The main goal of the FIBRE project is the design, implementation and validation of a shared Future Internet research facility, supporting the joint experimentation of European and Brazilian researchers.
This week the project is organizing its First Open Workshop in the Brazilian city of Salvador (BA).
As part of the live demostrations, RouteFlow will be executed as an experimenter application that requests OpenFlow switches and end-hosts (VMs) located in different testbeds.
The FIBRE control and management framework (CMF) takes care of providing control and visualization of the requested slice, which includes reserving the flow space (policed by FlowVisor), booting up the VMs and stitiching together the desired OpenFlow topology, based on hardware or software-based OpenFlow devices. Allocated OpenFlow switches are pointed (via FlowVisor) to the experimenter OpenFlow controller´s IP and port. In our case, and in order to show the seamless operation for the experimenter, our RouteFlow configuration is exactly the same (no single source code modification required) as the Tutorial 2 featuring an OSPF routed network with 4 OpenFlow switches.
For those familiar with Mininet, the experience is very similar, only that you get a real hardware in a topology that spans 100s or 1000s of kilometers with the associated realistic delays. In the experiments that we carried, we measured a 2 ms end-to-end RTT of PINGs between VMs from the CPqD island located in Campinas and the USP island located in Sao Paulo.
Find below a copy of the poster [PDF]. Hopefully you will see soon a full scientific paper describing with more details the experiments on top of federated OpenFlow islands that span Brazil up to Europe.
[Post by Allan Vidal]
Building upon the refactored version of RouteFlow we released 2 months ago, we have a new version with several improvements.
* What's new *
most important change in this new version is the new configuration
system. It's now possible to associate datapath ports to VM ports in a
predefined way, making RouteFlow much more
reliable and easier to configure. This was a long-standing issue that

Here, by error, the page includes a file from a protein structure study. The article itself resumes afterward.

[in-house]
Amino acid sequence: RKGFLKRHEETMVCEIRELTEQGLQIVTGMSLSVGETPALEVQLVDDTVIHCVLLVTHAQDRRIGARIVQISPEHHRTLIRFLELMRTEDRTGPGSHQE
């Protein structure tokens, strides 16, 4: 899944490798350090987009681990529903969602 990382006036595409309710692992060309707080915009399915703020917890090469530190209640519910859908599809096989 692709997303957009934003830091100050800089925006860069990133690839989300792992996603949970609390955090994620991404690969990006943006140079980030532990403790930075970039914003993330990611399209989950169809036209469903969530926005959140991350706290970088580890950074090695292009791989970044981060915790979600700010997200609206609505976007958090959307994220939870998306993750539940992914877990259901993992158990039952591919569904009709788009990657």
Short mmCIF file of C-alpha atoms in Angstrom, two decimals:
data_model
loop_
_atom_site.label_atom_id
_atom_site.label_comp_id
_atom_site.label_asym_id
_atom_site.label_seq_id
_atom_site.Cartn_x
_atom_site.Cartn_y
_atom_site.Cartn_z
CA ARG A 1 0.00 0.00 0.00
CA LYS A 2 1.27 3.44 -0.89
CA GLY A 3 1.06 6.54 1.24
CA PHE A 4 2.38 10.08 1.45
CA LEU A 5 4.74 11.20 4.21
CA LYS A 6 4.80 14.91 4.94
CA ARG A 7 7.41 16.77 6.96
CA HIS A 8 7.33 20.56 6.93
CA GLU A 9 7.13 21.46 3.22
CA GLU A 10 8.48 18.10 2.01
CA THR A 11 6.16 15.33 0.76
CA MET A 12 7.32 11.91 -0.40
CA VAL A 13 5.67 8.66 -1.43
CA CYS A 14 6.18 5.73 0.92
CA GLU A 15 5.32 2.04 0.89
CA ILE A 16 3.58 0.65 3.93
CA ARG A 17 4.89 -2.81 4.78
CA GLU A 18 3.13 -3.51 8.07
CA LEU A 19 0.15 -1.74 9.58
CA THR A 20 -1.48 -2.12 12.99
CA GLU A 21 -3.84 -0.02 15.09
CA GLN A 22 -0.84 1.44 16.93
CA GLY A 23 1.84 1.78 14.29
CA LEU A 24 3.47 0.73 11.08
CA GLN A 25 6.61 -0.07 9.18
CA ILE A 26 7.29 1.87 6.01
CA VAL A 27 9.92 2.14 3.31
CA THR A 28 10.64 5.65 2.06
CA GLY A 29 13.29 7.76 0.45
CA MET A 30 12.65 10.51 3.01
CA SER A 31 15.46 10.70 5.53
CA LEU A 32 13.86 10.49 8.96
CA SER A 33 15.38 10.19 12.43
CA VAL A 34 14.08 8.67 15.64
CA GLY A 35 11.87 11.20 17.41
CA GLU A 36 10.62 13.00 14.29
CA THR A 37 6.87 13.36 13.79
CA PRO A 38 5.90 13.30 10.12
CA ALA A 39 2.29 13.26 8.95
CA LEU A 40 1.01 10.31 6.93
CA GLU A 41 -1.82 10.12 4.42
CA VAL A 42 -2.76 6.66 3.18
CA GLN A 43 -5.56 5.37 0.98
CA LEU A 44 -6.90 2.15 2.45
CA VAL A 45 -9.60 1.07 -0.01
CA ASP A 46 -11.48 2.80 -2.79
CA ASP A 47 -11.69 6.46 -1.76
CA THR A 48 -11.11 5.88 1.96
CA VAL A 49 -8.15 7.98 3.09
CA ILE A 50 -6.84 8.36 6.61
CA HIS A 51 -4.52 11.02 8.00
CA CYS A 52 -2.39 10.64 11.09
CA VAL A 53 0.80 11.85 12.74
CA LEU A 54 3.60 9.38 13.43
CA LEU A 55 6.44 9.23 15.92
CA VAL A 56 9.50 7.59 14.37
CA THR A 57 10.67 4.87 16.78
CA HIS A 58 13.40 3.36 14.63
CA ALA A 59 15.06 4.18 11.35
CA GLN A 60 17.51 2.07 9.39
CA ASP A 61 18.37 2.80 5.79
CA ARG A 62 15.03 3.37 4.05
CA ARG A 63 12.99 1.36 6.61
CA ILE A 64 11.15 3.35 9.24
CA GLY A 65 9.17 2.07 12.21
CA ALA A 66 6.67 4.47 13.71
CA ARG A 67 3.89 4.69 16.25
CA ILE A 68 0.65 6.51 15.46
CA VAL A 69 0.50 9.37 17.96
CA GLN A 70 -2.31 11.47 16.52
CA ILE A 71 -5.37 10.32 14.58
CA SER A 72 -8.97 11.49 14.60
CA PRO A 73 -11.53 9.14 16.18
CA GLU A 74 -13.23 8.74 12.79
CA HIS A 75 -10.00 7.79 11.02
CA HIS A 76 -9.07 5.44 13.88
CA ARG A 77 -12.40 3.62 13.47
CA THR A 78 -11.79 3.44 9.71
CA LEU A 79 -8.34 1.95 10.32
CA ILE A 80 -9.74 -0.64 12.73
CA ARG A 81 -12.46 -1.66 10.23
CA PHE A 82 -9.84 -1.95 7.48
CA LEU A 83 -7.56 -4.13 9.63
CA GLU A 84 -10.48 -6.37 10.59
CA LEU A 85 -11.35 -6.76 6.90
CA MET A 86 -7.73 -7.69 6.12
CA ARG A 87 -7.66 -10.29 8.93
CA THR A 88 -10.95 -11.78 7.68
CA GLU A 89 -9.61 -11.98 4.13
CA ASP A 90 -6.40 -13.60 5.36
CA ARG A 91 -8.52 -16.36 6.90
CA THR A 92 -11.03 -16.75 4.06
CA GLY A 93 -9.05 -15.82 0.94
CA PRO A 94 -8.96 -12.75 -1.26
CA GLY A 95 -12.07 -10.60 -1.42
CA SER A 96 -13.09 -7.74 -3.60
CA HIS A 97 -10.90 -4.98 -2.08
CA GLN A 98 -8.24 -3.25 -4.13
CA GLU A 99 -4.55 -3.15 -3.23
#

affected lots of users, and we hope this will make RouteFlow easier for everyone. The updated project README contains information about the configuration scheme.
Other changes include:
- RouteFlow now works in a more granular level, associating individual datapath and VM ports, not entire VMs and datapaths as it used to be
- RFServer was entirely rewritten in Python, making it much easier to understand, extend and modify
- RFProxy now has a standard implementation across NOX and POX, making it easier to port to other controllers
- Logging messages are clearer and standardized
- Several minor architectural and code clean-ups
* What's next *
- Improve documentation
- Address High Availability
- On-the-fly configuration changes
- New routing abstractions implemented as services on top of the RF-Server
- Exploration of possibilities opened by the use of a central
database (e.g., keep state history and allow queries like "show me flow table at timestamp x")
with NOX requires Ubuntu 11.04 (POX users should be fine in newer
versions). We will be adding support for Ubuntu 11.10 and 12.04
- Embrace OpenFlow v1.X. We have working prototypes of NOX and software-based reference switch using OpenFlow 1.1 and 1.2
- Extensions to support LDP label information
... a number of additions under investigation by students and project collaborators (see the TODO section in the README file)
* Other news *
We now have a main page for the code at GitHub:
This is intended to be more or less like a business card; the main website is still updated with news and resources as usual.
We also plan to improve the project documentation through GitHub's wiki, including:
- explanations about rftest1 and rftest2 scripts
- a guide on how to port RFPRoxy to other controllers
- an explanation of the new RouteFlow association algorithm
Prior work on centralized Routing Control Platform (RCP)